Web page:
I was describing earlier by waving my hands around.
The sketch may or may not be helpful, it's
not a great sketch, but let's see what we can
get out of it.
So here's a box and the box is filled with
some sort of fluid.
The bottom of the box is hot and the top of
the box is cold.
So there are different temperatures, and
the temperature difference is what we would
measure for the parameter.
Inside the box, the fluid rises in the middle,
and then when it gets up top it cools, and as
it cools it becomes more dense and heavier
and so then it will sink again.
And so we have motion like this, and if the
dimensions of this box are right, we get sort
of two rolls, two cylinders of moving fluid.
This one's moving that way, and this one's
moving that way.
So then one starts to see a little wiggle that
might travel up and then down a convection roll.
And that's the behavior that starts off with
a period of one, and then doubles and doubles
again as more frequencies get added to that
motion.
So this is a system that's been quite thoroughly
studied, and pretty quickly after the discovery of
universality in chaos in 1978.
So let me describe the results of doing some
of these experiments.
So here's a table showing the results of
six experiments.
So these three are for convection rolls.
That's the scenario that I just described.
So you have fluid in a box, you heat it from
below, convection rolls form and then you
watch how the frequency of wiggles on those
convection rolls form, how those frequencies change.
It's an easy thing to say, but it's actually
a very very hard experiment to do, and
it took a great deal of ingenuity and patience
in order to pull it off.
The challenge is both that one needs to
control the temperature difference between
the top and bottom very very very accurately
and precisely, and it's very hard to figure out
how to measure those frequencies because
you can't look inside the box.
So an enormous amount of work goes into
just getting these numbers.
So here are three values for delta.
This is just the same delta that we discussed
for the bifurcation diagram, the logistic equation,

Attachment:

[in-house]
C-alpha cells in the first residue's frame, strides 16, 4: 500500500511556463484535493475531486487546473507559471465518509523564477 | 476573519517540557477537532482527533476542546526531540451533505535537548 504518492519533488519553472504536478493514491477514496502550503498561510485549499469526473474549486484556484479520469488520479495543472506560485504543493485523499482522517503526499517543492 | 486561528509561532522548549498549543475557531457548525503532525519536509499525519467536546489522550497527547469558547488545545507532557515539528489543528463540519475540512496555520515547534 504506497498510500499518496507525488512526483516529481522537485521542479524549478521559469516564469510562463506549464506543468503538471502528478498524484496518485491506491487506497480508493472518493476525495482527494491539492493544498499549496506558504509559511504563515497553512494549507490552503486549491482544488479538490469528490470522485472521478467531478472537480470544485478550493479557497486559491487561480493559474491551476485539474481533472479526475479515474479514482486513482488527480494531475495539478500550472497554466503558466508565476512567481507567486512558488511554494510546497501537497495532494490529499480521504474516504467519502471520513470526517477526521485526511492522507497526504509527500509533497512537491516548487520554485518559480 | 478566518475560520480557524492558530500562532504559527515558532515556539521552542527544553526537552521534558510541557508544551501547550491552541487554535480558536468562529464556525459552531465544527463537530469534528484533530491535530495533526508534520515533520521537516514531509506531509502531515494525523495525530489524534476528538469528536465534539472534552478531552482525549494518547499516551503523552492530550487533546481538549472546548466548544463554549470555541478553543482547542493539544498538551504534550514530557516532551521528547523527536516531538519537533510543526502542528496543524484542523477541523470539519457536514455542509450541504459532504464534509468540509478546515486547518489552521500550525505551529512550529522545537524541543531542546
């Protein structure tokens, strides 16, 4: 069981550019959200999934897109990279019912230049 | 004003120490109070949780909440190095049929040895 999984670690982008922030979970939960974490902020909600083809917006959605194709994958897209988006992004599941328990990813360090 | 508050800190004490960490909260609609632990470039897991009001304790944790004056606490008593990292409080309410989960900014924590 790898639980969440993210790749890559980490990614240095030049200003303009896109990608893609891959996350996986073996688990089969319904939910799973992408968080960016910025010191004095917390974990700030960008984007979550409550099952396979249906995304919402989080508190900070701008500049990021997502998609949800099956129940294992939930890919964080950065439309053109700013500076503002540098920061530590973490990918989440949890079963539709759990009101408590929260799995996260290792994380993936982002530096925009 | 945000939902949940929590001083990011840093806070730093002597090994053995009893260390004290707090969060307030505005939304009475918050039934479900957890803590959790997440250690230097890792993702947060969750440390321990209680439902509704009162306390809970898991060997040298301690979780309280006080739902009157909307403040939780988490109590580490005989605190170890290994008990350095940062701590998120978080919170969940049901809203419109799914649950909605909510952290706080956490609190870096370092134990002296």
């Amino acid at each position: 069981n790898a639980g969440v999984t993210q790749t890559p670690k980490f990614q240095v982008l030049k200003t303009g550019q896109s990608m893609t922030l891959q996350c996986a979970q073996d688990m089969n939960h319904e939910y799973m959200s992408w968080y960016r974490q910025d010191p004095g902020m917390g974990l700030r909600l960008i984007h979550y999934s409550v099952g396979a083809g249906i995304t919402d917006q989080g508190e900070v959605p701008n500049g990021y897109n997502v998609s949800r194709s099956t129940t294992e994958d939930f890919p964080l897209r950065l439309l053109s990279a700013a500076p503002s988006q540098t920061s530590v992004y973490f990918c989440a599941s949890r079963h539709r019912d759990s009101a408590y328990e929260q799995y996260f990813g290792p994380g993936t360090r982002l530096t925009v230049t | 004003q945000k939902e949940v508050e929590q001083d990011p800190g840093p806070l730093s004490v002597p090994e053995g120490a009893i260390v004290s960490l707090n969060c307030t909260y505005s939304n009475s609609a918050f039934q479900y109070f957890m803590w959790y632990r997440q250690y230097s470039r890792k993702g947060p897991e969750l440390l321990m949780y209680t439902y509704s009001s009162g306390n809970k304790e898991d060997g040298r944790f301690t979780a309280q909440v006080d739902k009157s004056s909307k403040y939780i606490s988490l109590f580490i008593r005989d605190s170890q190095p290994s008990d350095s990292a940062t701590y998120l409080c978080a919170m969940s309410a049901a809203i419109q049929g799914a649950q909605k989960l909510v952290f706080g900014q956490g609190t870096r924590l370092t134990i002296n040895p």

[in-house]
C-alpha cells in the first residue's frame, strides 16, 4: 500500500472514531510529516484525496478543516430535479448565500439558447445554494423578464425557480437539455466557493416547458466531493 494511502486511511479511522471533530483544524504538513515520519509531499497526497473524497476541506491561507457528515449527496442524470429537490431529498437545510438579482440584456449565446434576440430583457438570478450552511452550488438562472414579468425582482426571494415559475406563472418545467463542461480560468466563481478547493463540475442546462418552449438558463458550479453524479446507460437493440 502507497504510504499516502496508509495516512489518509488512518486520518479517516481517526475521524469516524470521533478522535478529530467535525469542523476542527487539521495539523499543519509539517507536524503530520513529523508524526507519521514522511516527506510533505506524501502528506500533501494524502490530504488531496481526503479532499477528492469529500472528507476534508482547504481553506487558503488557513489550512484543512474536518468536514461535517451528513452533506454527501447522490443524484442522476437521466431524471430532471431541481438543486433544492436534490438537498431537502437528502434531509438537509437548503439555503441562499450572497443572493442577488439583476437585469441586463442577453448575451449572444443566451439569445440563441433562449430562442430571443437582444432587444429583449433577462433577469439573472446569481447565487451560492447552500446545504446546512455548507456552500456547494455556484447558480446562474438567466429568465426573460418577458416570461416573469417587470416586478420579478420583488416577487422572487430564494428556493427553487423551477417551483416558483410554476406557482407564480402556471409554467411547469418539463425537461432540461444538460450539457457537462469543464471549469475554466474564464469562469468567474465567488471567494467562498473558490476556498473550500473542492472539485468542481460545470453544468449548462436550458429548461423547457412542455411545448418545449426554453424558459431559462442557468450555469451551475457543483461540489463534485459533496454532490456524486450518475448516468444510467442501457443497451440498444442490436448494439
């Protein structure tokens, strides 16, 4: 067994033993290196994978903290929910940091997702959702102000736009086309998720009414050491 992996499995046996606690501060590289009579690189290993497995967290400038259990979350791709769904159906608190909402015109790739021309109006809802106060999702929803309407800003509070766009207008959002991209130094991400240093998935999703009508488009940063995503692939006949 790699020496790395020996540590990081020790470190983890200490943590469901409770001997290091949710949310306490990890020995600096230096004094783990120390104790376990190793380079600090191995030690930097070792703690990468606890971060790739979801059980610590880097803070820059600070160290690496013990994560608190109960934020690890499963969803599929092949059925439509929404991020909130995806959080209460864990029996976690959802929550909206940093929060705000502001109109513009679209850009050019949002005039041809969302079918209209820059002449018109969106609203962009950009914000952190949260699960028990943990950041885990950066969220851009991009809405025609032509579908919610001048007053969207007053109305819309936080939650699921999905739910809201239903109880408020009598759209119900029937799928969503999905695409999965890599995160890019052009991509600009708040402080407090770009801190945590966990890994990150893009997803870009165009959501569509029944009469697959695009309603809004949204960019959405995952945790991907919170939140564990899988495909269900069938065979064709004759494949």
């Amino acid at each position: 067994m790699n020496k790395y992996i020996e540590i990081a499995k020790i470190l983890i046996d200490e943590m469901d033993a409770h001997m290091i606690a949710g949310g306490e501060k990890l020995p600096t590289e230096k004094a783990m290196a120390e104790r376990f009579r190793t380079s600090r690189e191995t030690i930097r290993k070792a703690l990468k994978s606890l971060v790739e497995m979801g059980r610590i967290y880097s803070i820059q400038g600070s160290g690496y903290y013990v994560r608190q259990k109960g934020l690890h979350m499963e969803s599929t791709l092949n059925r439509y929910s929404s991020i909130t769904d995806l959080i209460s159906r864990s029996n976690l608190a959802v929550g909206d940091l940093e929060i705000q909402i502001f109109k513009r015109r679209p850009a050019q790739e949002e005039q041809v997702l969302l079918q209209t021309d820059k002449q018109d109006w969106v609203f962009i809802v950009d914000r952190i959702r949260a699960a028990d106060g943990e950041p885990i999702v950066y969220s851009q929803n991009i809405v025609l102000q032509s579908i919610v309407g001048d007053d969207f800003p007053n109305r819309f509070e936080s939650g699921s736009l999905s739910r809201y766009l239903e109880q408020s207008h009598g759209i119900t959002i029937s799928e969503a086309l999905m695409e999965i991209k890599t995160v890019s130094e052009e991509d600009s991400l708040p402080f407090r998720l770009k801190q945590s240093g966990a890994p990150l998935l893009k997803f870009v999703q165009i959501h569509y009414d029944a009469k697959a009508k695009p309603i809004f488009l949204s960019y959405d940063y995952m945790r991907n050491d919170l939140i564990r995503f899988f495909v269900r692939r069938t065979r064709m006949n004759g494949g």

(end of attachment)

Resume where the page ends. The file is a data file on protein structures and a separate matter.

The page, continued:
but now the parameter is not growth rate of
rabbits, but temperature difference in a physical
experiment.
So here we see 4.3 plus or minus 0.8, 3.5
plus or minus 1.5, 4.4 plus or minus 0.1.
So they're not exactly nailing the predicted
value of 4.669 but we wouldn't expect it,
and again, for two reasons.
One is experimental error, but the second
is we don't expect to see 4.669 until we're
deep in the bifurcation diagram and experimental
limitations mean we can only see a couple of period
doublings.
There are lots of other physical systems that
exhibit period doublings and then chaos, and
here are just three more of them.
So here are two separate experiments with
an electronic circuit.
So one hooks up a circuit with some sort of
a feedback loop, and one can see period 1
behavior, a steady state and then an oscillation,
and then an oscillation with a second frequency
on it and so on. So again one sees period
doubling here.
These experiments, I think, are a little easier
to do, we get 4.5 plus or minus 0.6, 4.3 plus
or minus 0.1.
Here's another experiment that was done,
this was a different type of circuit device,
a transistor and not a diode.
We don't know the details of these experiments,
the main thing I'm interested in is different
physical systems that undergo the period
doubling route to chaos have very similar
deltas and deltas that are within experimental
error, consistent with the predicted value of 4.669.
This data is from a book by Predrag Cvitanovic
called Universality in Chaos, the full citation is in
the additional reading section for this unit.
It's a volume with a few original papers but
mostly reprinted papers, some of the really
important papers established in universality
and chaos.
So there's a table in that book that summarizes
these six experiments and probably about a half
dozen more and gives the citation to the original
experimental work there.
But the bottom line is, lots of experiments
have been done, are not easy to do, some of
them are really hard, these.
One can calculate a delta as defined before
and one gets values that are by and large
consistent with this 4.669 number predicted
by theory and seen in bifurcation diagrams
from one-dimensional functions.